As you find yourself isolated and out of sync with your regular lives for the coming days and weeks, you may be thinking about how to manage such a long stretch of unstructured time for both you and your kids. Taking your cues from camp may give you some creative ideas and a formula for success that everyone can get on board with. Here are some things to consider when you run your own home-camp program (counselors, unfortunately, not included).

Set a schedule – Make it fun by basing it off of a typical day at camp. Discuss shared goals and expectations with the kids – as our campers do with their bunkmates on the first night of camp – and let them be part of the decision making process of what happens and when. Routine provides much-needed structure, which kids need to feel comfortable and reduce anxiety, especially in times of social disruption.

Make time for play – Playing has scientifically proven benefits on social and academic development. If your school curriculum doesn’t allow for enough recess, now is your chance to make it happen! Start the day by throwing a ball around, doing some jumping jacks, or shooting some hoops to get the juices flowing. This should help them focus when they sit down for school work. Schedule in playtime, art and music throughout the day to keep them alert and engaged. Hand-eye coordination, core body strength, and fine and gross motor skills are all developed through play. These are also the skills that help your children sit still in class, write legibly with a pencil, and avoid a dodgeball at camp this summer.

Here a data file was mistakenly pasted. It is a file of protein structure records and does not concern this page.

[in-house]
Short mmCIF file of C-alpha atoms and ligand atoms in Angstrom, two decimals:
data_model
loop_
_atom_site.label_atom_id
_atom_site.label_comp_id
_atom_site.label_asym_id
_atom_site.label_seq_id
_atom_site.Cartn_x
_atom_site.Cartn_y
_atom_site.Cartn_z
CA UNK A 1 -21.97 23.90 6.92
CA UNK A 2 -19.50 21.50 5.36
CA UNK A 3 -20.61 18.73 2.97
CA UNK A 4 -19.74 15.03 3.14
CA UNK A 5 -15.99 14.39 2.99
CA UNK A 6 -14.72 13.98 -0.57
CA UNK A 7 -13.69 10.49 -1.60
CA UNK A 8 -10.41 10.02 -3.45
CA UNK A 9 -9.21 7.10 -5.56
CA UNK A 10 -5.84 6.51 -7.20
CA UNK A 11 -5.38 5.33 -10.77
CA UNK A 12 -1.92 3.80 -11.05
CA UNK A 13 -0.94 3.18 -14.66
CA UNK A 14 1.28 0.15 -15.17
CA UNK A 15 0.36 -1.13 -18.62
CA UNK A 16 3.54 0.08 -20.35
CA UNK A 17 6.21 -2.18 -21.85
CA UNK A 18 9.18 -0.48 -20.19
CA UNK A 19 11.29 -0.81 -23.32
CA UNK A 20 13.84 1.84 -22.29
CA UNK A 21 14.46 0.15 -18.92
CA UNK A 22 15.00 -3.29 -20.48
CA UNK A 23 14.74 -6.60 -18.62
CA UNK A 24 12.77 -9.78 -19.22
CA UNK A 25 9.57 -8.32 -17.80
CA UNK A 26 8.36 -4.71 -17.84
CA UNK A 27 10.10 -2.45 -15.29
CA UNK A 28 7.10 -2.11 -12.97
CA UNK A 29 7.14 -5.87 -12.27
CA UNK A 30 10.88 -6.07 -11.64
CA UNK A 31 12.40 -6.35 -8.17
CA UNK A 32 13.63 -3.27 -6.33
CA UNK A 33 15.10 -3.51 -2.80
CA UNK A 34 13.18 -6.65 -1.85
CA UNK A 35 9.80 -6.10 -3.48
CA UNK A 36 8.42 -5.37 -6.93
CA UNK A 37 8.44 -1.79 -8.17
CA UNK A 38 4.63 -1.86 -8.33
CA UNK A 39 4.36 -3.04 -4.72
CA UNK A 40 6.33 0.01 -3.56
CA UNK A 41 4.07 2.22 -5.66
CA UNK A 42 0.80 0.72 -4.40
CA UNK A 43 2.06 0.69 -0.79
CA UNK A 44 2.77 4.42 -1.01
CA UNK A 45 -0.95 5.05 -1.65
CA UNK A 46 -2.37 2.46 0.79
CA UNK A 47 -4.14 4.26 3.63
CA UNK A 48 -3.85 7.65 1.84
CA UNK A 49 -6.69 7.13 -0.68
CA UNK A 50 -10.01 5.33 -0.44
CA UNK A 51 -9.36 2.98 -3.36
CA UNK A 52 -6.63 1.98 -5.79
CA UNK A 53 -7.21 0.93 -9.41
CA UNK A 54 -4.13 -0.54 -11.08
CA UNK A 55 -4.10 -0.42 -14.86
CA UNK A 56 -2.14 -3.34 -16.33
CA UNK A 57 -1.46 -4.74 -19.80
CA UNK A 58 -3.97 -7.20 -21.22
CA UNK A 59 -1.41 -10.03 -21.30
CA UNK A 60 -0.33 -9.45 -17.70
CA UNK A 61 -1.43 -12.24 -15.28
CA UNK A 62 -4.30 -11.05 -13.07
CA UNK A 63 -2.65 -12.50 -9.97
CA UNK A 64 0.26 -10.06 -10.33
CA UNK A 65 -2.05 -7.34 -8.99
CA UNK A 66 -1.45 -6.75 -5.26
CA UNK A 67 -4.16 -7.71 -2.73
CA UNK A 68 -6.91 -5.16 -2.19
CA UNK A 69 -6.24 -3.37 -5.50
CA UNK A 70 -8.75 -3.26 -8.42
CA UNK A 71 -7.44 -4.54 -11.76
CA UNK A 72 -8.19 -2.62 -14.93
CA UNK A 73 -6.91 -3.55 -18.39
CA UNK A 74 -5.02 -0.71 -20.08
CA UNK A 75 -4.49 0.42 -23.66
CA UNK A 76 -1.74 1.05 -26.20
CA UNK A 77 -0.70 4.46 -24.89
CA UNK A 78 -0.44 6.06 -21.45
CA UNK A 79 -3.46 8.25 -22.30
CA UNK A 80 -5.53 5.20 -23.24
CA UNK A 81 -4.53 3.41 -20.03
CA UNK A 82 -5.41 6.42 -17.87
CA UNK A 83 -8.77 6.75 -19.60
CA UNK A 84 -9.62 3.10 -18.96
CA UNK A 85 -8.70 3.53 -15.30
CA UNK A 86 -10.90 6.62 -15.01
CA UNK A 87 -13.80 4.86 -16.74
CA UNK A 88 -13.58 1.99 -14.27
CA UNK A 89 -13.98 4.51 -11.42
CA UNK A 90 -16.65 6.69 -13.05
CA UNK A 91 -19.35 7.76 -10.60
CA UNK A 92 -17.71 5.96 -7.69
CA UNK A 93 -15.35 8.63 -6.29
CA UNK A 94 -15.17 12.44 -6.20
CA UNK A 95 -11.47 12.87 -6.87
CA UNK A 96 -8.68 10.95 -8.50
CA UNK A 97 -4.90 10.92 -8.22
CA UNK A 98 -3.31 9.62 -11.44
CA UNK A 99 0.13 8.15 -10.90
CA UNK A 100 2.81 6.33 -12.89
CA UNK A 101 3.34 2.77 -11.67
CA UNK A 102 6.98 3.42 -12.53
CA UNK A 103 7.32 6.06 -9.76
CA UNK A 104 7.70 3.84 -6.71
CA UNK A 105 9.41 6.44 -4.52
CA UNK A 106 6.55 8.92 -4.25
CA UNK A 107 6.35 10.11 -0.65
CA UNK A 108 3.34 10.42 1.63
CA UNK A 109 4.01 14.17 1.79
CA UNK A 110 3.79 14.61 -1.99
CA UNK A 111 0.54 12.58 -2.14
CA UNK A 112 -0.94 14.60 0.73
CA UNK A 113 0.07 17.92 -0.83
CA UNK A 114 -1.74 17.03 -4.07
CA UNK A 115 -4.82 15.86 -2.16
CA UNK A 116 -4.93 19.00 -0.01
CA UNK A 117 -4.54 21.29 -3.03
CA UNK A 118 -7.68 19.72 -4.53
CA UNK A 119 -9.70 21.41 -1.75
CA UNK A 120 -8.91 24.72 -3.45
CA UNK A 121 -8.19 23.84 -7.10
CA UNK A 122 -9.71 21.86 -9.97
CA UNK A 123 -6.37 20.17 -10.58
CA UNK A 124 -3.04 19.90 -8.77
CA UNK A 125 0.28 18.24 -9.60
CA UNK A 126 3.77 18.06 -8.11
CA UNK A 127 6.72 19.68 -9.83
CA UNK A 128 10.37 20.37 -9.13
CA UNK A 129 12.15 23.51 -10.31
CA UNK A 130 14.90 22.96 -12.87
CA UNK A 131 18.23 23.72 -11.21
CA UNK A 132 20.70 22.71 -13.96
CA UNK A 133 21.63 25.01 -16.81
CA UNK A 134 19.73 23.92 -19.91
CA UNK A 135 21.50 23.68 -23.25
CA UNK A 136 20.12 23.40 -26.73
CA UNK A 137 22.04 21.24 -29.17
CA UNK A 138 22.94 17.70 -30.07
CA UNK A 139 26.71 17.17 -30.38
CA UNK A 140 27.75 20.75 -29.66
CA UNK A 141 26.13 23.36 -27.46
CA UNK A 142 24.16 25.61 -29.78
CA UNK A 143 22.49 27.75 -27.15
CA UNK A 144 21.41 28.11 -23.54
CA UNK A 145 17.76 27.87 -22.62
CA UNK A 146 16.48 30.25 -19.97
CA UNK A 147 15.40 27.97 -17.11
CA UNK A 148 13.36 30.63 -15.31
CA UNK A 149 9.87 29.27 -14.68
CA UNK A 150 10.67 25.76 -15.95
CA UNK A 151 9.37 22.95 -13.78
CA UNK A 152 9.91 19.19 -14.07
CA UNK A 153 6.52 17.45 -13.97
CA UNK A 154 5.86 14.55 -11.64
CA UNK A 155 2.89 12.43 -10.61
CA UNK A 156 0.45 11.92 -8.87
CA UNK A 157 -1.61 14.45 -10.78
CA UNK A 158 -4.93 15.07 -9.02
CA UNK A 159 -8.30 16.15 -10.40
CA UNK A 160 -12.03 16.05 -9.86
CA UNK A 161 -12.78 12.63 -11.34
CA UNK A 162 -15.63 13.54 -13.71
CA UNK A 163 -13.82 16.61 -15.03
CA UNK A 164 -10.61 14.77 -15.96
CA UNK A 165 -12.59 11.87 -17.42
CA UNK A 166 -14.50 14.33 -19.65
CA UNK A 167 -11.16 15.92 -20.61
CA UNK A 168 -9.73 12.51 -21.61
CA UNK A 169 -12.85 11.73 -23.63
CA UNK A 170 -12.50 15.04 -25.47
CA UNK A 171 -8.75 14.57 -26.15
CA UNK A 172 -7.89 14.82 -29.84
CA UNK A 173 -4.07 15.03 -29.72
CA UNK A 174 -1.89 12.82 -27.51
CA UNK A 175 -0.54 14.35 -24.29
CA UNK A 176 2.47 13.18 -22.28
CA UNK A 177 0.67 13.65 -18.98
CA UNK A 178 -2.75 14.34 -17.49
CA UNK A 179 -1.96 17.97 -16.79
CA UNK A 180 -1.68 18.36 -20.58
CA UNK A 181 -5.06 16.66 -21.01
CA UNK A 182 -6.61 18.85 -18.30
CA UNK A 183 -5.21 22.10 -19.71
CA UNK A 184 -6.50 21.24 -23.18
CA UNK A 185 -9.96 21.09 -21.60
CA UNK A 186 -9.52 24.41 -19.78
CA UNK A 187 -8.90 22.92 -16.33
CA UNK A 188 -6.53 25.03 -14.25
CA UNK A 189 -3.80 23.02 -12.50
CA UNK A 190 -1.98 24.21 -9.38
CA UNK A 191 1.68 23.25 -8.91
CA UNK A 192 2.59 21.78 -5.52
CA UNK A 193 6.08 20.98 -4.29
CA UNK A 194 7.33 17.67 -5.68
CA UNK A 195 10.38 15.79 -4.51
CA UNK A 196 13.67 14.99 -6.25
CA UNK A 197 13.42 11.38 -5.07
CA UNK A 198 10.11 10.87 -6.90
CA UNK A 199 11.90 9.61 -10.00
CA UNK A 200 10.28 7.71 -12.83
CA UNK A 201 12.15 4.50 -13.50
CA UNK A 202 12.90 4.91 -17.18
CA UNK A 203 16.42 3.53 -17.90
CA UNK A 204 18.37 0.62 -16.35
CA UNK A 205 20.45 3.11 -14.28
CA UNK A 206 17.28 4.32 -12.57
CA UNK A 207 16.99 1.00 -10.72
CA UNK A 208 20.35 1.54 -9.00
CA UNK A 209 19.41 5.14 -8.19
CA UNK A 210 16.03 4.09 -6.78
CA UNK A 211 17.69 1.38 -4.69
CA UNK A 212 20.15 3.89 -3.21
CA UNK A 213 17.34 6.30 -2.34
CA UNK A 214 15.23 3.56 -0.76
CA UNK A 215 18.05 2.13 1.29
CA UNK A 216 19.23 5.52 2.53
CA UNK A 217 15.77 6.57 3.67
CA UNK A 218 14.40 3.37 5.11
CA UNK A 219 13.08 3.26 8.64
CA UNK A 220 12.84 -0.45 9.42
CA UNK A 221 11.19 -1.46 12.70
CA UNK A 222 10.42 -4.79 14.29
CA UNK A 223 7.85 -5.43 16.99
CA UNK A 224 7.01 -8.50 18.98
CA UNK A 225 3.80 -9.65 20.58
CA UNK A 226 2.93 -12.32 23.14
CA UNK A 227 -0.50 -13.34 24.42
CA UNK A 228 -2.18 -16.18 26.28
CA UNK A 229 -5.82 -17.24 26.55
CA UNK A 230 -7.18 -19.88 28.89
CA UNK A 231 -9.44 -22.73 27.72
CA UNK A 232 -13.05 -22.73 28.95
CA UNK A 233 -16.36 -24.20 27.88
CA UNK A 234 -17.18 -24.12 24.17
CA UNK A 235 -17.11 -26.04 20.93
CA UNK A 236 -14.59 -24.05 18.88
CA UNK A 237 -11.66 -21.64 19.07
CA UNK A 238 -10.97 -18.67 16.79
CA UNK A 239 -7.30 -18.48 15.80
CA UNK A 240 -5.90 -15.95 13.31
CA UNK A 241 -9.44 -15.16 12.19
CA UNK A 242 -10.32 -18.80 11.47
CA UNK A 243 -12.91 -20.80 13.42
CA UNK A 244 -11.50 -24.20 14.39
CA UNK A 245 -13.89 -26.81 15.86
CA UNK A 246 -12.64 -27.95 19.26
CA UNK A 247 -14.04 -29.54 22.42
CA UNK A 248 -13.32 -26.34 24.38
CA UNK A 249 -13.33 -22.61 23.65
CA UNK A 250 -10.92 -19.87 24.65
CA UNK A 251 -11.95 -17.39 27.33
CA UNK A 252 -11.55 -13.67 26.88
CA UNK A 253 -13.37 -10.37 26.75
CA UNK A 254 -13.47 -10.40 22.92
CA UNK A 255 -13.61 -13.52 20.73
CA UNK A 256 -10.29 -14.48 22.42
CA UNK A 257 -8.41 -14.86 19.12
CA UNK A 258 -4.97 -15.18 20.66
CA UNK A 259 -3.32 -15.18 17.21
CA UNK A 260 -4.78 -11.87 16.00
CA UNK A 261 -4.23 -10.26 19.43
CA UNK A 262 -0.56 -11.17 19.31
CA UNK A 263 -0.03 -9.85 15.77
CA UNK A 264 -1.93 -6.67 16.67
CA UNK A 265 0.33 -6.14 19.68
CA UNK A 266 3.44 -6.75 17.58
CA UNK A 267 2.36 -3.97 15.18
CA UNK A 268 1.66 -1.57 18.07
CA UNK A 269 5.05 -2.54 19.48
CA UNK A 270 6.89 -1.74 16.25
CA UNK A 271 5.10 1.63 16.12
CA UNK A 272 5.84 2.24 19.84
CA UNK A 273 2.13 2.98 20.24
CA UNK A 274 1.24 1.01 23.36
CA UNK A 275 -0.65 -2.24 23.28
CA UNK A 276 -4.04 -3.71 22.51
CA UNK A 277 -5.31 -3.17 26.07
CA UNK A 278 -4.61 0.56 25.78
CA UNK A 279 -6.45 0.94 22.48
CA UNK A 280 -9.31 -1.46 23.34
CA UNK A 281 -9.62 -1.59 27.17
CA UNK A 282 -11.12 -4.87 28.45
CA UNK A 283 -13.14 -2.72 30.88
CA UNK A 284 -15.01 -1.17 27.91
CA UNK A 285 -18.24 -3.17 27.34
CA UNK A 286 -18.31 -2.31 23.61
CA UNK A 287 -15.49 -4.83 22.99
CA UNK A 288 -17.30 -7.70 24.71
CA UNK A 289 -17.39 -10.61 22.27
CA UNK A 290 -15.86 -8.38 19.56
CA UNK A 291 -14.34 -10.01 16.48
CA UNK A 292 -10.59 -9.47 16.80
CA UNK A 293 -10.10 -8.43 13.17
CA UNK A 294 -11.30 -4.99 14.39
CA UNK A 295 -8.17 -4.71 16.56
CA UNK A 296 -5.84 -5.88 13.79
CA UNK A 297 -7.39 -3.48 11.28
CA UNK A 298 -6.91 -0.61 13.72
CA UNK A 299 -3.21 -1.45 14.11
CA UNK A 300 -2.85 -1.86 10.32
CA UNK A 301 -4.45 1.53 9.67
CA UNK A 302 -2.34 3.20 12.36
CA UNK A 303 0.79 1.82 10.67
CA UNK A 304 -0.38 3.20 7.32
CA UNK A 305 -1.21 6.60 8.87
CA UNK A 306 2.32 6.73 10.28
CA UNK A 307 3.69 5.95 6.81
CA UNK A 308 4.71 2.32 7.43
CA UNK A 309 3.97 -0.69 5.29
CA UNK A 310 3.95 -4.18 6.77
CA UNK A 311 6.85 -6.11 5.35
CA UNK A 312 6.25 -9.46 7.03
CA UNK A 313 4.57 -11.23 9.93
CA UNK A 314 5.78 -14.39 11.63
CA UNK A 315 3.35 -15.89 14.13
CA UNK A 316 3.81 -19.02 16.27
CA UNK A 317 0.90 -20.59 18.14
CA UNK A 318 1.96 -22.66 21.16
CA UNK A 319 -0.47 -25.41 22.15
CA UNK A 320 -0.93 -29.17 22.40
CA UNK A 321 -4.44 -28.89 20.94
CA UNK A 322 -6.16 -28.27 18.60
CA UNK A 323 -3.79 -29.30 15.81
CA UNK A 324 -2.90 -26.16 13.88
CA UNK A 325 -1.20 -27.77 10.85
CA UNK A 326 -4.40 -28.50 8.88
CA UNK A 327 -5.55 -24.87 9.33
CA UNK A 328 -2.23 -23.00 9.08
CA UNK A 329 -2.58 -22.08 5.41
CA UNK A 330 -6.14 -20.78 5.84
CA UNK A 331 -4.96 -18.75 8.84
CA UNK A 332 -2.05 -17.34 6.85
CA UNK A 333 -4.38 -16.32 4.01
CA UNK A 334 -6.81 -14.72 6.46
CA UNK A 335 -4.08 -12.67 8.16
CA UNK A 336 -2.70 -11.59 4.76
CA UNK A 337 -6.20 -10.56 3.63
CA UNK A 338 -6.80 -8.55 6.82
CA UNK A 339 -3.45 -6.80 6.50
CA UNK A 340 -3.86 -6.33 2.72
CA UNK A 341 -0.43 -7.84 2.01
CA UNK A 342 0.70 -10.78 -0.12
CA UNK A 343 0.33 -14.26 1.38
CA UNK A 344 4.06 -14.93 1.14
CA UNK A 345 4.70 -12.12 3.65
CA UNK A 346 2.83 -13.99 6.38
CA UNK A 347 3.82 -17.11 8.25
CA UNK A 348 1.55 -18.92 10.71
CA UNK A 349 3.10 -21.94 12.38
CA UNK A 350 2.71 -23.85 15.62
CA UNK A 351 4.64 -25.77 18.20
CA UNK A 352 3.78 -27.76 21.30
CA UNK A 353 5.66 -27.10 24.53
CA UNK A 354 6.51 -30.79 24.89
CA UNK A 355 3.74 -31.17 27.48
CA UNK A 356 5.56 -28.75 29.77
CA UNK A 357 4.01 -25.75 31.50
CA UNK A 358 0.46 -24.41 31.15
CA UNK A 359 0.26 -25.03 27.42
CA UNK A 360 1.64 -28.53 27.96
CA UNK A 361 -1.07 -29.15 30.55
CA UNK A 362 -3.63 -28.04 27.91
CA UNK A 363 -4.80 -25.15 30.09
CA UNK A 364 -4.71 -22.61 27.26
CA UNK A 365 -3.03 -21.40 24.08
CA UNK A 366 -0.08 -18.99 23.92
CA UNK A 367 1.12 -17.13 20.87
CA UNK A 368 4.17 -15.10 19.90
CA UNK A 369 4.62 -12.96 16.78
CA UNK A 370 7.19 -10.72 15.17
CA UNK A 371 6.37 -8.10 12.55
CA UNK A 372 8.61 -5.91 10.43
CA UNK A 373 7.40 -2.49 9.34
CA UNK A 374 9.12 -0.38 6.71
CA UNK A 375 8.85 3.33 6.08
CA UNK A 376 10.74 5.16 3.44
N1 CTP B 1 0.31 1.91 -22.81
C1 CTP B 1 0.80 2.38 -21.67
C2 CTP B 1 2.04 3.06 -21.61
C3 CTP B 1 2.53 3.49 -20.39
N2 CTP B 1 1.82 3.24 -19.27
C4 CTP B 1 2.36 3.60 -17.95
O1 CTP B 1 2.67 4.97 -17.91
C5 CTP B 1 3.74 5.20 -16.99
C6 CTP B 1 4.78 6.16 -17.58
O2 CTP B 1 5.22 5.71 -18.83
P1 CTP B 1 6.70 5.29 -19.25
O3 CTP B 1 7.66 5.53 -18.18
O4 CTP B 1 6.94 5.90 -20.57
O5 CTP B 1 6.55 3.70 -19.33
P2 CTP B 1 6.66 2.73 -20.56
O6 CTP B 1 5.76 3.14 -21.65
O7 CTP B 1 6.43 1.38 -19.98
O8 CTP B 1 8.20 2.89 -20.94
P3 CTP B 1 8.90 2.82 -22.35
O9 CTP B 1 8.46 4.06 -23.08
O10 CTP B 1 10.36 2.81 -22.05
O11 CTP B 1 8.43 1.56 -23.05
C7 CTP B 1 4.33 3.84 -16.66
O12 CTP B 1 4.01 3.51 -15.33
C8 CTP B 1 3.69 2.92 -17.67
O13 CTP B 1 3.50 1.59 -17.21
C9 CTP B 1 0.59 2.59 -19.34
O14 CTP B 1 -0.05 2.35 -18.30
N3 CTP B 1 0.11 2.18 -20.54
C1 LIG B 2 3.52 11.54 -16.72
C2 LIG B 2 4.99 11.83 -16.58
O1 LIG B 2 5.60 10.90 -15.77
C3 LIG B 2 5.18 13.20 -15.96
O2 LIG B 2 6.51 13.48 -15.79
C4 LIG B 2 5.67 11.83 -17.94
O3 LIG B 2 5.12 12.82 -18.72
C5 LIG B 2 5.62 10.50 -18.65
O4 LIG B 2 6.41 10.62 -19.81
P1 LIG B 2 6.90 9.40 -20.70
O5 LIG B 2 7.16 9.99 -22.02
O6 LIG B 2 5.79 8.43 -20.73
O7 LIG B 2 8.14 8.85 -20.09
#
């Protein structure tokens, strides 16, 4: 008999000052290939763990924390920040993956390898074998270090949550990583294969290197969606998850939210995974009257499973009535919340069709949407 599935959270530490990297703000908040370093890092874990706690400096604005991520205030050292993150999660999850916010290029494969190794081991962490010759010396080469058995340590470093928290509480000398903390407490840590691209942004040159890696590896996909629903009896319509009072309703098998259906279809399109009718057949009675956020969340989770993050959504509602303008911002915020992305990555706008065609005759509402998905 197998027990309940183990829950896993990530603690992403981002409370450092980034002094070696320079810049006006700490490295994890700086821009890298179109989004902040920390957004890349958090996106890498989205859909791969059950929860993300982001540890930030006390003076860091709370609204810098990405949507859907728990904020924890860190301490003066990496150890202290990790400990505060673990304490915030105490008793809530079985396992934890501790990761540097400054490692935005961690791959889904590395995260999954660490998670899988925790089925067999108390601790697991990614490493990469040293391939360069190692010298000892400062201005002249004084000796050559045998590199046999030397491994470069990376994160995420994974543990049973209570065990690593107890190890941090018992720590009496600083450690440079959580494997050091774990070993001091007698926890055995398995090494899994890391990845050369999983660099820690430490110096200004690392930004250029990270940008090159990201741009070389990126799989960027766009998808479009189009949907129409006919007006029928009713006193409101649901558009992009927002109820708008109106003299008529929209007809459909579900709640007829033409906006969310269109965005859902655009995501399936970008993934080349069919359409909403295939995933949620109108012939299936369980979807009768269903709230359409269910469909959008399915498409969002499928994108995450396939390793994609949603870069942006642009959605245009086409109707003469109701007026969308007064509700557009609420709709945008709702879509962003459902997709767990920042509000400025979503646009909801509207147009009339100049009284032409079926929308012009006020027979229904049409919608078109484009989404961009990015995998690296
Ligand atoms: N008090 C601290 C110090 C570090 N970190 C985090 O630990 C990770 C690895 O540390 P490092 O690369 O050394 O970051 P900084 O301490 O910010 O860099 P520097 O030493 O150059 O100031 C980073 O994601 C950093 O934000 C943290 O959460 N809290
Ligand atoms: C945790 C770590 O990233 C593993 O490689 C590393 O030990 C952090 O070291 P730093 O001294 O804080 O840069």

Let boredom happen – Unstructured play is an important component of childhood development, promotes problem-solving and creativity and builds tolerance. When the “I’m bored” chant begins, resist the urge to offer up solutions and let them figure it out.

Gamify your day – There are many ways to make the mundane elements of the day seem like a game. Make clean-up and inspection part of your daily schedule, and offer prizes for the cleanest room. Have a sock-matching race when sorting laundry. Make a scavenger hunt list to locate missing items (that’s how we find all the lost tennis balls at the end of the summer!). Get creative and you’ll get a lot done!

Practice self-care – There’s a chance this could be a marathon, not a sprint. You will be a better parent if you prioritize your own physical and emotional well-being. (Even our counselors get a day off once a week.) Make time for yourself each day, pause from the news cycle every now and then (find your tech-free time), and give yourself a break if it doesn’t look “perfect”. This is when tech time for the kids has its benefits.

Change your scenery – Just like Trip Day at camp, a visit to the park, a hike with the dog, or other outdoor activity will help with that stir-crazy feeling you may already be experiencing. Just stay a safe distance from other people!

This probably sounds familiar to those of you who went to camp, and maybe many of you already incorporate some of these practices. I will always say that the best training I received for being a parent was working as a camp counselor — and maybe, over the course of the next few weeks, some of these quarantine routines will become everyday traditions your family looks forward to.

  • JD

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